How to unwrap a tax deduction when you give to charity this Christmas

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What is a gift for tax purposes?

You can only claim a tax deduction for gifts or donations to organisations which are deductible gift recipients (DGRs). You can check whether an organisation is a DGR here.

When you make a gift, you do not receive a material benefit in return for your payment. This is contrasted with a contribution (for example, purchasing a ticket to attend a fundraising dinner) where you receive a benefit in return.

charity donations tax deductions charitable

For you to claim a tax deduction for a gift, it must meet these conditions:

  • The gift must be made to a deductible gift recipient (DGR).
  • The gift must truly be a gift. A gift is a voluntary transfer of money or property where you receive nothing in return.
  • The gift must be money or property, which includes financial assets such as shares.

What gifts are tax-deductible?

For gifts of money, you can claim a deduction where the amount of the gift is $2 or more.

You can claim the deduction in the tax return for the income year in which the gift is made.

Your receipt - which you will need to substantiate the deduction - should tell you whether or not you can claim a deduction.

If you used the internet or phone to make a donation over $2, your web receipt or credit card statement can be used to substantiate the deduction.

If you donated through third parties, such as banks and retail outlets, the receipt they gave you is also sufficient. If you contributed through 'workplace-giving' your payment summary shows the amount you donated.

Bushfire and flood donations

If you make donations to bucket collections for bushfires and flood victims of $2 or more, you can claim a tax deduction for your contributions without a receipt provided the contribution does not exceed $10.

What you can't claim

You can't claim as a gift or donation anything that provides you with a personal benefit, such as:

  • raffle tickets
  • items such as chocolates and pens
  • the cost of attending fundraising dinners, even if the cost exceeds the value of the dinner (but see below)
  • payments to school building funds made, for example, as an alternative to an increase in school fees

Contributions

If you attend a fundraising event, you may still be able to claim a tax deduction even though the payment you have made is not regarded as a gift for tax purposes.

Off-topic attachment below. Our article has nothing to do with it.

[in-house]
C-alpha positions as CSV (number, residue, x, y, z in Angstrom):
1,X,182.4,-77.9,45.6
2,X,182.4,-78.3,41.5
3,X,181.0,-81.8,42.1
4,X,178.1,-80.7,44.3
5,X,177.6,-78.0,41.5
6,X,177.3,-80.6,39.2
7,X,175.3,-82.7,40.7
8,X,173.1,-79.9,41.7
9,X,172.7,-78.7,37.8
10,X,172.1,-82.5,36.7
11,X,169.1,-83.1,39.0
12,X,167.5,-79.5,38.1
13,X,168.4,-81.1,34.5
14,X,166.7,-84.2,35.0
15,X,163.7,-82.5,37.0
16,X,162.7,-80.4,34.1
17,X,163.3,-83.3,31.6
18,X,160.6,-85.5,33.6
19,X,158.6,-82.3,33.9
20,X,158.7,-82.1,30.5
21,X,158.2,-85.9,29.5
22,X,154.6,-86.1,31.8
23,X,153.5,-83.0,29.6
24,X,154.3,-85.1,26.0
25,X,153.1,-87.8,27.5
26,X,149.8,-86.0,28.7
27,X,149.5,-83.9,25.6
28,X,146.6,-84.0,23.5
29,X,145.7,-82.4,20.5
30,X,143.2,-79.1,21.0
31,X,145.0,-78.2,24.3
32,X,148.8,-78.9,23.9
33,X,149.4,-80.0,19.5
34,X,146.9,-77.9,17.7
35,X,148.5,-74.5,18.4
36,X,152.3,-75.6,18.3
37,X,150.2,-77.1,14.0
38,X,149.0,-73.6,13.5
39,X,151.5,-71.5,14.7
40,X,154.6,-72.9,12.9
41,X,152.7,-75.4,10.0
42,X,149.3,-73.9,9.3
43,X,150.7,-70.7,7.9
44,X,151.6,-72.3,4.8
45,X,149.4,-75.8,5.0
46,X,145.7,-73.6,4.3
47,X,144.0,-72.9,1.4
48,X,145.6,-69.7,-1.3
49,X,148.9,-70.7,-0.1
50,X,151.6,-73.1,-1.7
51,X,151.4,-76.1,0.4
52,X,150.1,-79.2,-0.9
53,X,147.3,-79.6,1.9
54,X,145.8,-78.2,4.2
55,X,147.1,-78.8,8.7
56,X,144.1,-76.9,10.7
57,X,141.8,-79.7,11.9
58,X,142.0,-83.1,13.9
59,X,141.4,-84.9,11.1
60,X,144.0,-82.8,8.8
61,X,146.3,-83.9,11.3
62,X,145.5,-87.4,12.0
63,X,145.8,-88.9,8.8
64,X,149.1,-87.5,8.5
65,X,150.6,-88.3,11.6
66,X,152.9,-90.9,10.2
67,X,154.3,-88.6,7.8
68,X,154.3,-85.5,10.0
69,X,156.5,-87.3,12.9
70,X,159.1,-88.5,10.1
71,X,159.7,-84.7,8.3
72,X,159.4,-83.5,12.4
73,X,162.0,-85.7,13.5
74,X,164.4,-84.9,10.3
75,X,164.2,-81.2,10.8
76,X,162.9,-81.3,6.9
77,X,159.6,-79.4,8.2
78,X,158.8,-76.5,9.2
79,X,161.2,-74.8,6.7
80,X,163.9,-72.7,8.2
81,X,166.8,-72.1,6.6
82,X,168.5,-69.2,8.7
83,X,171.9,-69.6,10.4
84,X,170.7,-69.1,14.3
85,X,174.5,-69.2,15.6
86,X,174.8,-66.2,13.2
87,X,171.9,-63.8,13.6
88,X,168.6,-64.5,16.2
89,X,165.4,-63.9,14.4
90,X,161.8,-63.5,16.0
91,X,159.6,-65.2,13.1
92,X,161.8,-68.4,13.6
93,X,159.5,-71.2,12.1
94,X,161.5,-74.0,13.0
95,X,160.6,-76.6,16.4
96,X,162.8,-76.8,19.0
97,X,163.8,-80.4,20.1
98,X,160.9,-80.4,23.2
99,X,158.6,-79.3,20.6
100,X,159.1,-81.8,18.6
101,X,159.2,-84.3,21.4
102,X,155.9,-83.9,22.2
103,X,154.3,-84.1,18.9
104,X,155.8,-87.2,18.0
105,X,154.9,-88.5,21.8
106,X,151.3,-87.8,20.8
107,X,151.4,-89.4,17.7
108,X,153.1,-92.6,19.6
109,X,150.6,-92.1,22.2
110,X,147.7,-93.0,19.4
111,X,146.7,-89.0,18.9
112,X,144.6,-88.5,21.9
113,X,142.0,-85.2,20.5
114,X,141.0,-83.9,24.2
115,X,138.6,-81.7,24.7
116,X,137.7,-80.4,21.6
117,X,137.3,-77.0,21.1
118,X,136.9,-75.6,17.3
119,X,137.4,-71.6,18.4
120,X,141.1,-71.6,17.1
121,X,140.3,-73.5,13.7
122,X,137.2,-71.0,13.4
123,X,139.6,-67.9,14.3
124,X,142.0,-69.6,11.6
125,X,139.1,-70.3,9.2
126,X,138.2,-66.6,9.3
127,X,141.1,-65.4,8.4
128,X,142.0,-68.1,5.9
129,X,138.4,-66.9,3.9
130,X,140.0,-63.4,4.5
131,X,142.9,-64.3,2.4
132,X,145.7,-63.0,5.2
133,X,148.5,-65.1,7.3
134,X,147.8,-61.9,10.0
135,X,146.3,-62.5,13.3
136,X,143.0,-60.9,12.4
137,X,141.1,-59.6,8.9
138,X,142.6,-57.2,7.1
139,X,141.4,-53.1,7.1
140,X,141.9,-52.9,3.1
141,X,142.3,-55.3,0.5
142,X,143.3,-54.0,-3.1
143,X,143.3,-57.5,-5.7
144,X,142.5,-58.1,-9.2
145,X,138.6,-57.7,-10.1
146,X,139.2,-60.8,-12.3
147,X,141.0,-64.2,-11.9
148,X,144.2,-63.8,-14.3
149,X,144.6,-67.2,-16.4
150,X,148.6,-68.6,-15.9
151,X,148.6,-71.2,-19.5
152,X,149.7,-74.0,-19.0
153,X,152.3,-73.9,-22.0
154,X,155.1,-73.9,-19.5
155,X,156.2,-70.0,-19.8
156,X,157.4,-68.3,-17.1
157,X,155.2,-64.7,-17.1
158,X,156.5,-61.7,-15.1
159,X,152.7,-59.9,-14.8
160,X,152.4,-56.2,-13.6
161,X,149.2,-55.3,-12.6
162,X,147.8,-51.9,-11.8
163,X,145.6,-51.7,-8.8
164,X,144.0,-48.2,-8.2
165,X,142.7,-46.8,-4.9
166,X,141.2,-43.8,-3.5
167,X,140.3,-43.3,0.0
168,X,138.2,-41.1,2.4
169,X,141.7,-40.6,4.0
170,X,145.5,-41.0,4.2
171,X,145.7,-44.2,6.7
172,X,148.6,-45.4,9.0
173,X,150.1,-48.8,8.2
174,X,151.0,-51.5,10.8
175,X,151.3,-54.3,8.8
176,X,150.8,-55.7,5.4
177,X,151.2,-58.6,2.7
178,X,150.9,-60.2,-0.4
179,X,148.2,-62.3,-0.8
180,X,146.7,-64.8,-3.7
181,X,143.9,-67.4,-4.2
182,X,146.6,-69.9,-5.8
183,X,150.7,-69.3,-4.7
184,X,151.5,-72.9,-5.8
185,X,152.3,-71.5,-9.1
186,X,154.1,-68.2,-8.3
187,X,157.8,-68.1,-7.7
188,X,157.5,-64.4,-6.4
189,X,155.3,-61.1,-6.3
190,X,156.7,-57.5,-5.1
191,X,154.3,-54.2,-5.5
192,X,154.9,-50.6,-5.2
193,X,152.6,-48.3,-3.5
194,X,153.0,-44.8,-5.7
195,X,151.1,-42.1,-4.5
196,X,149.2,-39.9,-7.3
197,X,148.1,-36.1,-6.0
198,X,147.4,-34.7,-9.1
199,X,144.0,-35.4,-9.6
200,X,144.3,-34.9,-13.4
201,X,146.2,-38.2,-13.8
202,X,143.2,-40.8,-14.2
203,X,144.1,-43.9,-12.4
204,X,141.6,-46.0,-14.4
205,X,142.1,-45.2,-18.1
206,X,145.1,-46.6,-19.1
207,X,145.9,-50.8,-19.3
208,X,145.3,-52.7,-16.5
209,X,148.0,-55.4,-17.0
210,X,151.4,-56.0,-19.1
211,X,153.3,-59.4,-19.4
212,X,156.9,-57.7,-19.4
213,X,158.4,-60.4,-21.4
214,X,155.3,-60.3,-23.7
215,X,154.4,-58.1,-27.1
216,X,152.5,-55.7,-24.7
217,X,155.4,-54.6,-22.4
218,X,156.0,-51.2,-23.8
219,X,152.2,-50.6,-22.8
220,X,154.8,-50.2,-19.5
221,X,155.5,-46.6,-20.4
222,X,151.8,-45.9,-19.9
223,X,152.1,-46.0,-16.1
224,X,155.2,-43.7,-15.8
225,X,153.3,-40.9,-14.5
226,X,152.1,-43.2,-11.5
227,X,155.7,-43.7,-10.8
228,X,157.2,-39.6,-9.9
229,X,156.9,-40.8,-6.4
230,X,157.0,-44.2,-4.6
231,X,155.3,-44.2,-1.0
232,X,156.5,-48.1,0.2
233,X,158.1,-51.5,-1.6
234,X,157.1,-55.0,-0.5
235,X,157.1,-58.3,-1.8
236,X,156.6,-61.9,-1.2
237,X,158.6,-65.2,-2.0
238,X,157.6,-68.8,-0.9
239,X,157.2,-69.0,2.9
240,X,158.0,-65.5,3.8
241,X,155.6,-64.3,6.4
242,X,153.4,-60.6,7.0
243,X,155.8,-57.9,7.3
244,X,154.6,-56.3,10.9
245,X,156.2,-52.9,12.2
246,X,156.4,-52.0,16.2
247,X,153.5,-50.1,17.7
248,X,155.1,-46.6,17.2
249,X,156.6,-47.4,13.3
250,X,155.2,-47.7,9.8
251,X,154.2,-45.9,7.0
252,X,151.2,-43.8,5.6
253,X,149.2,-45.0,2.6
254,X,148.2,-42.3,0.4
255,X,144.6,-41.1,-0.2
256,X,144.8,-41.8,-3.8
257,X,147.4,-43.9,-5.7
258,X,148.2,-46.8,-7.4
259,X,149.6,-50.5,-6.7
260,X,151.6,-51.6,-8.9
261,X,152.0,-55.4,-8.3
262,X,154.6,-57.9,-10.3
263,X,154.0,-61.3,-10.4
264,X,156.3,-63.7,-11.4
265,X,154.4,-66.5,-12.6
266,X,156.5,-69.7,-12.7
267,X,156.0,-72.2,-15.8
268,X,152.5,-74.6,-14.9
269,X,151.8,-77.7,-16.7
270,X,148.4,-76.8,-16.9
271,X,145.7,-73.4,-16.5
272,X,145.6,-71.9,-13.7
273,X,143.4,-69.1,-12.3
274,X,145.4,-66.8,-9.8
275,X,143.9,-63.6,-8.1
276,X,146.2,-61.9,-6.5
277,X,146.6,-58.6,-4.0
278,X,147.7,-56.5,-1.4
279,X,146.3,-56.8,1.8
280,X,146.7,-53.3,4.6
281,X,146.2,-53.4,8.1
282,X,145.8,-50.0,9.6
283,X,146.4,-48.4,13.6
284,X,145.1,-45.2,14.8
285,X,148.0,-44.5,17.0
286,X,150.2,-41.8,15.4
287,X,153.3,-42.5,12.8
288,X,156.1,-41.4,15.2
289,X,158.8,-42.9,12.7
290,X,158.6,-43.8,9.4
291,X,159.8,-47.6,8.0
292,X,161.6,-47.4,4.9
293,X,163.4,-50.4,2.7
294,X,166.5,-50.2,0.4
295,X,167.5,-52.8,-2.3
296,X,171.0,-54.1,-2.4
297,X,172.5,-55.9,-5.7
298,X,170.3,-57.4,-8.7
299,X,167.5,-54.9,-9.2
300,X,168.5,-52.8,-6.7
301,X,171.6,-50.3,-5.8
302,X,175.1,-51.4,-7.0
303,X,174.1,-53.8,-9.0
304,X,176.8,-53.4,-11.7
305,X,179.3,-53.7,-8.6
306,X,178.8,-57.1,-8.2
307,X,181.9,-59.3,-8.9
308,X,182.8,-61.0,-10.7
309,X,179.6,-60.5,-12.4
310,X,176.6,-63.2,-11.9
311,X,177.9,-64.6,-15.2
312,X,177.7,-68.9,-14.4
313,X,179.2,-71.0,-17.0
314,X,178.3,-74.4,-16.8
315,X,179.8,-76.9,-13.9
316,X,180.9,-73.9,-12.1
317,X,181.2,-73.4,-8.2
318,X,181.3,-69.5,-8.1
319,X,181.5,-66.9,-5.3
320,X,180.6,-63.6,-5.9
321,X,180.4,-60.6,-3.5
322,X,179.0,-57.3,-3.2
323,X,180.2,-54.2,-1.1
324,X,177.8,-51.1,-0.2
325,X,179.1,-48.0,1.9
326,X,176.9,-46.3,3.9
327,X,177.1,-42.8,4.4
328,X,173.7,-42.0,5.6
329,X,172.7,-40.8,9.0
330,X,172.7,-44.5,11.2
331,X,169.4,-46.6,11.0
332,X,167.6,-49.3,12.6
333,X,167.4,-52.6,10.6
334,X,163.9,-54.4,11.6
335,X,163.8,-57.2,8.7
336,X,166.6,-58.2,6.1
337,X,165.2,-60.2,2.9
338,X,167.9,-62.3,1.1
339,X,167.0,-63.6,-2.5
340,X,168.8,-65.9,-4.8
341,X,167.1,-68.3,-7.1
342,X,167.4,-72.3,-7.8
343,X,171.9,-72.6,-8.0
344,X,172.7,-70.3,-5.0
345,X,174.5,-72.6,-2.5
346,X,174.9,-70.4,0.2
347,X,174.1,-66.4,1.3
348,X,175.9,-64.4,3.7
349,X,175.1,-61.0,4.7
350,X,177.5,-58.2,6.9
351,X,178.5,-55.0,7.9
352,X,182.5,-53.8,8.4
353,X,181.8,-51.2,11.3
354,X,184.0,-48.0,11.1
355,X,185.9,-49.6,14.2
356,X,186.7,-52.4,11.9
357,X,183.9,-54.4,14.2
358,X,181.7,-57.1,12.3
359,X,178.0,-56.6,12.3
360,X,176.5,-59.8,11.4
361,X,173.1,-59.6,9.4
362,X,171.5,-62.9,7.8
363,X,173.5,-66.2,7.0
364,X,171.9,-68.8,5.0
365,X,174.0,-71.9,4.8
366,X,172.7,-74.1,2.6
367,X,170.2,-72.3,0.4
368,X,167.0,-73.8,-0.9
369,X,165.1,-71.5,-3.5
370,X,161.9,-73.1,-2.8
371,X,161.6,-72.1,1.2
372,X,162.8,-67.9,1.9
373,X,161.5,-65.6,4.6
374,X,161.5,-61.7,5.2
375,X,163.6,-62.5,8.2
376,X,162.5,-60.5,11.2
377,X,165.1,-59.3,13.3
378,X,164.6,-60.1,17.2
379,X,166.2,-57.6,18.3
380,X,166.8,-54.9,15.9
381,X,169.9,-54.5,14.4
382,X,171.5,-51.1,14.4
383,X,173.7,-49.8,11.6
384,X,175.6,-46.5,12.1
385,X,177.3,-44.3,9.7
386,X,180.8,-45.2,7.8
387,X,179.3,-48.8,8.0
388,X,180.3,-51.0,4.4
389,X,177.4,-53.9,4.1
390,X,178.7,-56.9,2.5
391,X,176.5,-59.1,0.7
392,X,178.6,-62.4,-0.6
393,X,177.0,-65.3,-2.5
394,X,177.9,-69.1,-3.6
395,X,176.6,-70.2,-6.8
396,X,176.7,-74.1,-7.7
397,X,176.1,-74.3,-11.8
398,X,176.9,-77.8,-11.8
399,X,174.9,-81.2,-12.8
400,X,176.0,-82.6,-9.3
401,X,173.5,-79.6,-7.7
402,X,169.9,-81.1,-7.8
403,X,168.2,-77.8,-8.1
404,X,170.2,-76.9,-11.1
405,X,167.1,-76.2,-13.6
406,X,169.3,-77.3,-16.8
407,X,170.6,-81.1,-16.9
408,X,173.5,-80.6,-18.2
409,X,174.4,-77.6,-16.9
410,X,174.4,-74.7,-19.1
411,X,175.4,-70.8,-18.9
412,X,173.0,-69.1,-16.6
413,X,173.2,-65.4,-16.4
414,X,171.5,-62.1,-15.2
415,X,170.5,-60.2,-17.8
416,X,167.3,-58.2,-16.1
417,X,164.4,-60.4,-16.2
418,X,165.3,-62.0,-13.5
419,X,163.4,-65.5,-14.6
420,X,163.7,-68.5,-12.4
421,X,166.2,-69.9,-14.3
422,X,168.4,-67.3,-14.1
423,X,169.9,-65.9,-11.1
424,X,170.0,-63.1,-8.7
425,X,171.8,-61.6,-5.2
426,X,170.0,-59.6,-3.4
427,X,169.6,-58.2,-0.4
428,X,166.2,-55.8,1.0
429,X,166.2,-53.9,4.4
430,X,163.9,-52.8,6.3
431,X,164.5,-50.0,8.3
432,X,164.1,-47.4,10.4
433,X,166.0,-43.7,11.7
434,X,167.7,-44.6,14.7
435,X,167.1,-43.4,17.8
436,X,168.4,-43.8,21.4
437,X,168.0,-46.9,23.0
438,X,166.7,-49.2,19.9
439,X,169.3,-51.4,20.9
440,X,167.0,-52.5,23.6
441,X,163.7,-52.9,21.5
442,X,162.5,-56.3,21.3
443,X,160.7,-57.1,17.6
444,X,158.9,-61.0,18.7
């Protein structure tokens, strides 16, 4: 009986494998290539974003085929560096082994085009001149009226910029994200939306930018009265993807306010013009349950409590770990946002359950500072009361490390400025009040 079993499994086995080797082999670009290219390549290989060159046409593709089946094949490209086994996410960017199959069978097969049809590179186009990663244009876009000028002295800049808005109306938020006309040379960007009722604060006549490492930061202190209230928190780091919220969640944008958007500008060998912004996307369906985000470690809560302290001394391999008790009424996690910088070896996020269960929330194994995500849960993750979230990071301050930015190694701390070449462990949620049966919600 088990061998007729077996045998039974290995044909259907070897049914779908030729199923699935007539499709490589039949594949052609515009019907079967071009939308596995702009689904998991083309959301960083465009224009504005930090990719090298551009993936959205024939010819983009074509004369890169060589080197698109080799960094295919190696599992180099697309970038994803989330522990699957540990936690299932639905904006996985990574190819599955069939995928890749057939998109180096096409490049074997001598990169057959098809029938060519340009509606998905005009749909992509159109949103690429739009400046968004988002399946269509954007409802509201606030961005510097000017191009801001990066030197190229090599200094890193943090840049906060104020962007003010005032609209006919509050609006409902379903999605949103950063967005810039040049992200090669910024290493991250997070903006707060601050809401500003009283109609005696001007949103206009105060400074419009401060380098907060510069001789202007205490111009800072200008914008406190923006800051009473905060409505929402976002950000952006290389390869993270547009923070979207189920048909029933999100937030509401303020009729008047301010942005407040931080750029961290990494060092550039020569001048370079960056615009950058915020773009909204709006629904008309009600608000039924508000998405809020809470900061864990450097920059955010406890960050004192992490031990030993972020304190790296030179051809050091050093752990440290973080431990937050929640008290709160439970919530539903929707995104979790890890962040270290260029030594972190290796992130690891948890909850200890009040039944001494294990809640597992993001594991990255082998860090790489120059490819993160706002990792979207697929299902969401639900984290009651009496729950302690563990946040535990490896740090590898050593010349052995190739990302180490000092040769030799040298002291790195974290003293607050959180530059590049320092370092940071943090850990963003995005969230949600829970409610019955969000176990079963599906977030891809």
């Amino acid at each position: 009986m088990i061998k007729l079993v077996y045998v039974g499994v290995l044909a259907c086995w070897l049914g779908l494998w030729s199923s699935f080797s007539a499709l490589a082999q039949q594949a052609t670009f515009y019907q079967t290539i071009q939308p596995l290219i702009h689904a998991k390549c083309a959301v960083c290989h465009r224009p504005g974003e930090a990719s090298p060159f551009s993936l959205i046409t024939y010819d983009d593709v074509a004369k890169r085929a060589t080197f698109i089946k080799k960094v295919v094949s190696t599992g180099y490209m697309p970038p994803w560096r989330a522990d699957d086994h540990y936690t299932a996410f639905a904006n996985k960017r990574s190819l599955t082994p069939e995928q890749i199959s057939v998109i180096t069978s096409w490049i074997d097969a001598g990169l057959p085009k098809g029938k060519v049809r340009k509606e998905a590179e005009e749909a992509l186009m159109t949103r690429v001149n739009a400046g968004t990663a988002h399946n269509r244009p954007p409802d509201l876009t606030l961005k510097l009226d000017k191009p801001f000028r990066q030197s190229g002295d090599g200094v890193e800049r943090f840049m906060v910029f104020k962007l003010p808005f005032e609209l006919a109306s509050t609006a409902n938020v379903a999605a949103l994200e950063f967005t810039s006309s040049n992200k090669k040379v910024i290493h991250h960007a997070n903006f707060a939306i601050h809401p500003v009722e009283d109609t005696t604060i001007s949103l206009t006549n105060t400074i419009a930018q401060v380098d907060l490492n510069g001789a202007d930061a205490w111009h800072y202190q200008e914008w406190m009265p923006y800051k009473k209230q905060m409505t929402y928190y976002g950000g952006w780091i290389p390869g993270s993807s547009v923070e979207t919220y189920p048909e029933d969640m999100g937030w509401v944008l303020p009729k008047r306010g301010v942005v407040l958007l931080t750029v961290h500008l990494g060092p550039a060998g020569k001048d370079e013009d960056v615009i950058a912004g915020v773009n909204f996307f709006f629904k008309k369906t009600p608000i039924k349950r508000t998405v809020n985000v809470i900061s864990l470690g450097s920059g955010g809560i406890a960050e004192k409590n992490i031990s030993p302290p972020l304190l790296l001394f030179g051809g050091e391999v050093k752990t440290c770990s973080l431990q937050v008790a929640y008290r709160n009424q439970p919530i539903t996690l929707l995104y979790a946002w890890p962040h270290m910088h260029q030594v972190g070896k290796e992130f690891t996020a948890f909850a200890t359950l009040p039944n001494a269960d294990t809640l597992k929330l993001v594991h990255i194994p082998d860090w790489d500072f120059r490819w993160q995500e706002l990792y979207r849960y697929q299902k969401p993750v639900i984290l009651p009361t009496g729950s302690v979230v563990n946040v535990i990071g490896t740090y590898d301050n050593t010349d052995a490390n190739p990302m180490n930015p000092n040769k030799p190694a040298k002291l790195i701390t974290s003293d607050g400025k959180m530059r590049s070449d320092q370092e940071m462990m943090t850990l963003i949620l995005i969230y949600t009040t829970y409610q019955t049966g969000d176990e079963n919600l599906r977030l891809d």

You can claim a portion of your contribution to the event as a tax deduction if the contribution is for an eligible fundraising event, organised for a DGR and conducted in Australia, including fetes, balls, gala shows, dinners, performances and similar events

If you make a contribution of money (such as buying a ticket), you can only claim a deduction if the amount spent is over $150. If you make a contribution of property, the property must be valued at more than $150 (if purchased within 12 months of making the contribution) or $5000 (if purchased more than 12 months before the contribution).

Fundraising events held by political parties are ineligible for this concession. If the contribution is made to a political party, see below.

Political contributions

Political parties are not DGRs. However, in some circumstances, gifts and contributions made by individuals to political parties and independent candidates and members can be claimed as income tax deductions.

To claim a deduction, contributions must be more than $2. The most you can claim is

  • $1500 for contributions and gifts to political parties and
  • $1500 for contributions and gifts to independent candidates and members.

Businesses can't claim deductions for political contributions.

Receiving a gift

Assuming you aren't a DGR, gifts that you receive (perhaps for a wedding, or a birthday) aren't taxable and you don't need to declare them for tax purposes.

The exception is where the "gift" is really something else entirely. If you've received an amount of income that is described as a "gift" that is actually taxable, you'll be taxed on the substance of the transaction (ie, what the "gift" really is) rather than the form (ie, the "gift" itself).

An example might be receiving a "gift" from parents, and at the same time agreeing to give up certain rights in the family company.

The parents or the child might argue that the two are unconnected but the ATO may make a connection between the two events and argue that the "gift" is really a consideration for giving up the rights.

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Mark Chapman is director of tax communications at H&R Block, Australia's largest firm of tax accountants, and is a regular contributor to Money. Mark is a Chartered Accountant, CPA and Chartered Tax Adviser and holds a Masters of Tax Law from the University of New South Wales. Previously, he was a tax adviser for over 20 years, specialising in individual and small business tax, in both the UK and Australia. As well as operating his own private practice, Mark spent seven years as a Senior Director with the Australian Taxation Office. He is the author of Life and Taxes: A Look at Life Through Tax.